Quentin Tarantino Sues Gawker Over Leaked Screenplay

Several weeks ago, Quentin Tarantino was giddy with excitement about his latest script, The Hateful Eight, which is another western, and he was reportedly talking to Bruce Dern about a role in it. Then he decided to shelve the project because he found out the script leaked, which with any Tarantino screenplay is bound to happen.

Now he’s taking the extra step of hiring Hollywood pitbull litigator Martin Singer in suing Gawker for putting up links to the script. According to several reports, the lawsuit accuses Gawker of “predatory journalism.” Mad dog Singer’s brief continues, “Rather than merely publishing a news story reporting that Plaintiff’s screenplay may have been circulating in Hollywood without his permission, Gawker Media crossed the journalistic line by promoting itself to the public as the first source to read the entire Screenplay [sic] illegally.” 

Frankly, we at TGD think Tarantino’s being a baby, per usual, and shelving the project is cutting off his nose to spite his face. Script leaks happen all the time, and all it takes to shut them down are cease and desist orders. The Avatar treatment was all over the place for years, but once Cameron finally got the project up and running the treatment quickly vanished all over the net.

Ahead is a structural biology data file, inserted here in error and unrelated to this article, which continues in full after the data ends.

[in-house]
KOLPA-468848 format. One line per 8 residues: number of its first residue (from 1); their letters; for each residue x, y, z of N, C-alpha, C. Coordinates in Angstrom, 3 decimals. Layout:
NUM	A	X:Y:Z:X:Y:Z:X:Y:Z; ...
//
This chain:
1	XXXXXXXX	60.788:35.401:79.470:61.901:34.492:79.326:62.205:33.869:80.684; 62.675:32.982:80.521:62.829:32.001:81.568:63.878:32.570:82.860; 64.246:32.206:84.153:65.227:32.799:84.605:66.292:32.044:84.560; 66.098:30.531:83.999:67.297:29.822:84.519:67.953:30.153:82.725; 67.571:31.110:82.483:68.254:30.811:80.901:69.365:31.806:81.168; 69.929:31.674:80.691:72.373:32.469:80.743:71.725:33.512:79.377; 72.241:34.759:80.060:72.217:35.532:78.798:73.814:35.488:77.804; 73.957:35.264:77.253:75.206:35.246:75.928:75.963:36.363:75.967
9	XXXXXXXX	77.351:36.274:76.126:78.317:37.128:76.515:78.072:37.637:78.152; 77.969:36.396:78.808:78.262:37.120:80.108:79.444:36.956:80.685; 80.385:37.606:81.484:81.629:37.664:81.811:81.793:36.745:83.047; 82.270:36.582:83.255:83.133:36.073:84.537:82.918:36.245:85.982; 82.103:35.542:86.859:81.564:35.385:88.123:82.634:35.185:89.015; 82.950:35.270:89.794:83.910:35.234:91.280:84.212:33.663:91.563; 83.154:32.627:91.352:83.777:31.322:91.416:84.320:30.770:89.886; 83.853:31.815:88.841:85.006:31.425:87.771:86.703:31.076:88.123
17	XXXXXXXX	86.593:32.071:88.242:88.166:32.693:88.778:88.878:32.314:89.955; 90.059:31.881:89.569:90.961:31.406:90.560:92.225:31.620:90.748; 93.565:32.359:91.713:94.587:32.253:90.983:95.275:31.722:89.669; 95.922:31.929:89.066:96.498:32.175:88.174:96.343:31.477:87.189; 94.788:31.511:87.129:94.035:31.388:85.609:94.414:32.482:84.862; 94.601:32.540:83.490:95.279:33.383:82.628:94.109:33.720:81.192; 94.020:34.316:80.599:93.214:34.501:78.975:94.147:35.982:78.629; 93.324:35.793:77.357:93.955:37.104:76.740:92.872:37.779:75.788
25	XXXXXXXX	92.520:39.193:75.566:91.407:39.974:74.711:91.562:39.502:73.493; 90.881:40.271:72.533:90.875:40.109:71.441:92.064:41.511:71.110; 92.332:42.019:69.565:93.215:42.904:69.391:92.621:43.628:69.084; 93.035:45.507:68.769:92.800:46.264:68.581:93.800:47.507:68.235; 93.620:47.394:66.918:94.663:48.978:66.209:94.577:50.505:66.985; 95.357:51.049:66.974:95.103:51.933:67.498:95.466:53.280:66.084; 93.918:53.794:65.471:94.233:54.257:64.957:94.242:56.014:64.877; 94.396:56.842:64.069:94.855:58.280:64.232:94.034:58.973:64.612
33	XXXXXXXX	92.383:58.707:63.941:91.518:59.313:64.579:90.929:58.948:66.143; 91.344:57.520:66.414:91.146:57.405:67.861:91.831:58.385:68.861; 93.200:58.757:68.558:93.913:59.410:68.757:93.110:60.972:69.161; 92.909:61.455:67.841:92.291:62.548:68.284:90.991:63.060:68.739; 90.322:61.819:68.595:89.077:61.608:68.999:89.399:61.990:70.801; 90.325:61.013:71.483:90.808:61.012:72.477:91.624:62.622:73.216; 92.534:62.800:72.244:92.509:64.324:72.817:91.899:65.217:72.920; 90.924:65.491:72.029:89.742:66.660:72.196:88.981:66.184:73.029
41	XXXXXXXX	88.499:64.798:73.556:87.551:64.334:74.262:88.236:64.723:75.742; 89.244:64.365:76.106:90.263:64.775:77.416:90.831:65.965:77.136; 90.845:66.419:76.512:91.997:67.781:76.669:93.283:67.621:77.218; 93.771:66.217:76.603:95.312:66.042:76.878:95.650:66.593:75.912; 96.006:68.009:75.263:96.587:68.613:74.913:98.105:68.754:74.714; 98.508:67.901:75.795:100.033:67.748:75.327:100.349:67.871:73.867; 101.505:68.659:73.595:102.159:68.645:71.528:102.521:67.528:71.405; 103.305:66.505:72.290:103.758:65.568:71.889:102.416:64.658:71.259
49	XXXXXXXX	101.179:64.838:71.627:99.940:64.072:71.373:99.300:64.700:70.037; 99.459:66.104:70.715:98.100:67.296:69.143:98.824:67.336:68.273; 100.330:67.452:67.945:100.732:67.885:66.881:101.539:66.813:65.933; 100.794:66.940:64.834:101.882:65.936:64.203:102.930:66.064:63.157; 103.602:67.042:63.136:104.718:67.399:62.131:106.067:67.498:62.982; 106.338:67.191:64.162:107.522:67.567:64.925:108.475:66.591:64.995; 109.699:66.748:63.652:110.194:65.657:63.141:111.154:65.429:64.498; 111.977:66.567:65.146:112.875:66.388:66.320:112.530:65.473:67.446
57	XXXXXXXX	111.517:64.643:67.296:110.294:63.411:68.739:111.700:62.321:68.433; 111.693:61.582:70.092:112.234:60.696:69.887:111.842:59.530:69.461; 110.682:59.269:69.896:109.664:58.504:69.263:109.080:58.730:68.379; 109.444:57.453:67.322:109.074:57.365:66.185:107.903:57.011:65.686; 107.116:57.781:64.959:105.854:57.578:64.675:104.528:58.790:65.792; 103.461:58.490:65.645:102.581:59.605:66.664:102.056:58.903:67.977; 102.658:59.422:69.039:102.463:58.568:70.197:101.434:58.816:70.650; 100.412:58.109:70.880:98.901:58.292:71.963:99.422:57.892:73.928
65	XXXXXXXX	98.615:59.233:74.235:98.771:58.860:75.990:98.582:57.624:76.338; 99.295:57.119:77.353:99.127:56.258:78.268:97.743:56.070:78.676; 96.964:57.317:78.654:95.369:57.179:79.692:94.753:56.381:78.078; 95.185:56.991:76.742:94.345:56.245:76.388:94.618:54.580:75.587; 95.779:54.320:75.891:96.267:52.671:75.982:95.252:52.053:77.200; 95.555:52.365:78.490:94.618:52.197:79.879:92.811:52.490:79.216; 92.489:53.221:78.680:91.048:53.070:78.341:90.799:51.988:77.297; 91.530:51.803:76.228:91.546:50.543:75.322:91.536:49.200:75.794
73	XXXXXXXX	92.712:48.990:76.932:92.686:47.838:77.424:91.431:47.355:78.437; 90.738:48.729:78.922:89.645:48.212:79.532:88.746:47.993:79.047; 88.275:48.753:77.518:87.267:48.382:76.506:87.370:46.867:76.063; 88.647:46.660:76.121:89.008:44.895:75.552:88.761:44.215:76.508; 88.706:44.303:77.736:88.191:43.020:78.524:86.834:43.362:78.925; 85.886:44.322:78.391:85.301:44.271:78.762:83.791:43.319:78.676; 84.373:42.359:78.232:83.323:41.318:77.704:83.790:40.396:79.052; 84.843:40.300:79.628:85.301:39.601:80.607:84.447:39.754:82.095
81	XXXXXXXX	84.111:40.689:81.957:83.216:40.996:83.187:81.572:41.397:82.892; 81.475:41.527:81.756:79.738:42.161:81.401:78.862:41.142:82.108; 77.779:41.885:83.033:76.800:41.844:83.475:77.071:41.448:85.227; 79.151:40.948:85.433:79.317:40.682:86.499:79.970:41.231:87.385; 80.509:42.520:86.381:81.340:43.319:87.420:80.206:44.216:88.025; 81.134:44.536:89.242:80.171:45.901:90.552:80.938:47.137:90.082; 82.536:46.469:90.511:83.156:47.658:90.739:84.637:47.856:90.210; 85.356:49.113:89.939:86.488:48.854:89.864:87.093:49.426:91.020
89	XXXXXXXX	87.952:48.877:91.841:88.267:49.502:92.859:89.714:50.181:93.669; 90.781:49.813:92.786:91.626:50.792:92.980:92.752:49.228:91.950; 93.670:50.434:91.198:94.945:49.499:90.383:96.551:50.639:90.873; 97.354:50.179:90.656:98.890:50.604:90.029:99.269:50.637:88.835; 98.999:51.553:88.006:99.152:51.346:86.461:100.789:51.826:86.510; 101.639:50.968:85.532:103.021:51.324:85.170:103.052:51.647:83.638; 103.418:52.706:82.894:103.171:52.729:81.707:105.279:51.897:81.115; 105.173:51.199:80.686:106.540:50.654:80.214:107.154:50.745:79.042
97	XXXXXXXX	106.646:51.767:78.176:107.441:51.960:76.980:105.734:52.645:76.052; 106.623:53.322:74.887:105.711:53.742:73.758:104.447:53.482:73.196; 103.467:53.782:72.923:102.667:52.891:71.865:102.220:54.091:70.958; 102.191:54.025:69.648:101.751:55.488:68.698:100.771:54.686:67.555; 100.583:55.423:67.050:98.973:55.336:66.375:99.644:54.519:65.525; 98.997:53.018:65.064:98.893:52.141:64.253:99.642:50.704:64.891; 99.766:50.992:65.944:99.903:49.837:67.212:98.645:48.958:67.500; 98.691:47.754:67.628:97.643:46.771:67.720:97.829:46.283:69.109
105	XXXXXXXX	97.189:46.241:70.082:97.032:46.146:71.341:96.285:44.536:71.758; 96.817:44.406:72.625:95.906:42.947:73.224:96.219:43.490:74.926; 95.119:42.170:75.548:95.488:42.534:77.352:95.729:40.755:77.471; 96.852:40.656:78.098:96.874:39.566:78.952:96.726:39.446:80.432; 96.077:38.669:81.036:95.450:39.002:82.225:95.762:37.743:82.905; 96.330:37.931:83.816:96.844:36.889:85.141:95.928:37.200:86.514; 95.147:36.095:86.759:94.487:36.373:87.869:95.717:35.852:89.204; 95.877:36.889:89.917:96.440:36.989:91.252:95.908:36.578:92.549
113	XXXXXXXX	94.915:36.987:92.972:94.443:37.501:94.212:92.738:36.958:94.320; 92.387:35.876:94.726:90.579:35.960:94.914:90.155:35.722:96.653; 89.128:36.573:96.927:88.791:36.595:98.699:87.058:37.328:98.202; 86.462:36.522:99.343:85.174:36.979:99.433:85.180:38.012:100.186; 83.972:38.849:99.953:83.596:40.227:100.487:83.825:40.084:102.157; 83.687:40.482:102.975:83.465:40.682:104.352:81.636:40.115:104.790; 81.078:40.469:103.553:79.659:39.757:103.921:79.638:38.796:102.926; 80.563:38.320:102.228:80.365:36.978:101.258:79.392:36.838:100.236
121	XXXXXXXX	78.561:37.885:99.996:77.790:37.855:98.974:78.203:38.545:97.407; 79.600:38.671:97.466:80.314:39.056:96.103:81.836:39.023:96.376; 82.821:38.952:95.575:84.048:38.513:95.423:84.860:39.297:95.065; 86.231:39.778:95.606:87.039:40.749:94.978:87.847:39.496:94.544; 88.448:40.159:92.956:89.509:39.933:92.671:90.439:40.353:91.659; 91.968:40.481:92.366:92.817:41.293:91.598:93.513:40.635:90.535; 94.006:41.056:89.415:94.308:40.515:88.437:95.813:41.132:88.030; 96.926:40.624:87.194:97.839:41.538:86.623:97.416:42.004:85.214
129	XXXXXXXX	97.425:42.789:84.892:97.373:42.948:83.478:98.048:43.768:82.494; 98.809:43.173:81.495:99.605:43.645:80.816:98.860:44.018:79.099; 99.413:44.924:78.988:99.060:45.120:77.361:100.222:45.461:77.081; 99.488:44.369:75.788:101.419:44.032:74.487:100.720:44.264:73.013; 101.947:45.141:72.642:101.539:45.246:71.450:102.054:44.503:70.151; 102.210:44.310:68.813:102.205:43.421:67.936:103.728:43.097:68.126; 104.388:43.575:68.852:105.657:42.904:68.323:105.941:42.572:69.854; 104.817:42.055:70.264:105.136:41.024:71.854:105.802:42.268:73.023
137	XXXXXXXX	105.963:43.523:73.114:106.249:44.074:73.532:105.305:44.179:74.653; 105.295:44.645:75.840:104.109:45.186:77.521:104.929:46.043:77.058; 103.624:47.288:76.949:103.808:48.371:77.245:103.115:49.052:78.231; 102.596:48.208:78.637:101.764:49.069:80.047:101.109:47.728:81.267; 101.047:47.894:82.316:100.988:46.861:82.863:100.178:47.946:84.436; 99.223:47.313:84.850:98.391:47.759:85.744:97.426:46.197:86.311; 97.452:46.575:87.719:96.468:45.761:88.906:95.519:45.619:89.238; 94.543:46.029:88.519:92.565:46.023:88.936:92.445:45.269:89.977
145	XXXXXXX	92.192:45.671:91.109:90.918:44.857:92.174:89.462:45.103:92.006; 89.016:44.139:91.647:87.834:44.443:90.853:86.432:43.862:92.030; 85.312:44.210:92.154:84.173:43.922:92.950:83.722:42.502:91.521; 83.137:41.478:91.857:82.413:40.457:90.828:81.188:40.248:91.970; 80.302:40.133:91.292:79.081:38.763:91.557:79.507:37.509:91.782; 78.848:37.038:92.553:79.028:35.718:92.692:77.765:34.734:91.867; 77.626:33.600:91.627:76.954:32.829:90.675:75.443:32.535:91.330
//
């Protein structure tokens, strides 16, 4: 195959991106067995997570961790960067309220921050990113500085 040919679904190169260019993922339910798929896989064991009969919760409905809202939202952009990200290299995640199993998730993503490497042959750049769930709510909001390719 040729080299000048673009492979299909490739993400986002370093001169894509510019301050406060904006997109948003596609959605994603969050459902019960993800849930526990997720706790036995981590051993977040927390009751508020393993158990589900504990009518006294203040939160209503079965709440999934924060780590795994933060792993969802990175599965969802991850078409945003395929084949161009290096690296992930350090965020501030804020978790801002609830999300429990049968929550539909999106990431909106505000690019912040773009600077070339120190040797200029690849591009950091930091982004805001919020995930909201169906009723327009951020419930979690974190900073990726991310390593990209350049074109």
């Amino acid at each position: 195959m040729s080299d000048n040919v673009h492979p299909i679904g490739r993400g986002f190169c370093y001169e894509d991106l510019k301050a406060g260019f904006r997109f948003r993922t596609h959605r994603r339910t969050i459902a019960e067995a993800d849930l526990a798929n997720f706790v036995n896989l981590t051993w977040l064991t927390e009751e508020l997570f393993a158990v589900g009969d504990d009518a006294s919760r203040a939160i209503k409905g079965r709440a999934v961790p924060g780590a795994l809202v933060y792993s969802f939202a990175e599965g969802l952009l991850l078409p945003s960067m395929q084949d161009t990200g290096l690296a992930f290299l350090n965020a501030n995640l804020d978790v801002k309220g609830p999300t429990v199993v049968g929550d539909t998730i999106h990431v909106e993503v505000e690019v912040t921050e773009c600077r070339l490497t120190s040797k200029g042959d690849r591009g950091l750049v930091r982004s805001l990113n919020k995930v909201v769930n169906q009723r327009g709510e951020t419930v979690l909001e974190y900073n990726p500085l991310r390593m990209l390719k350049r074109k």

Not to mention anyone who knows Tarantino’s history is aware of the stories of his thieving the work from other people, including his close friends, so he’s not exactly innocent in this regard. (Nor is he innocent in “betrayal,” as a lot of his relationships, professional and personal, have ended badly as a result of his behavior.) 

This whole situation could have been handled much better, and from here on out Tarantino would be wise to do things the Lucas way, which is let people come over to his house, read one copy there, and don’t let copies out until it’s absolutely necessary, or only allow actors to see their roles in the script. Spielberg, Lucas and JJ Abrams are usually extremely good in keeping things from getting all over the net, Hitchcock was especially good at keeping secrets long before there ever was an internet, and if Tarantino wants to avoid this in the future, he may have to take these kinds of steps, which to many may seem paranoid, but they’re par for the course in Hollywood.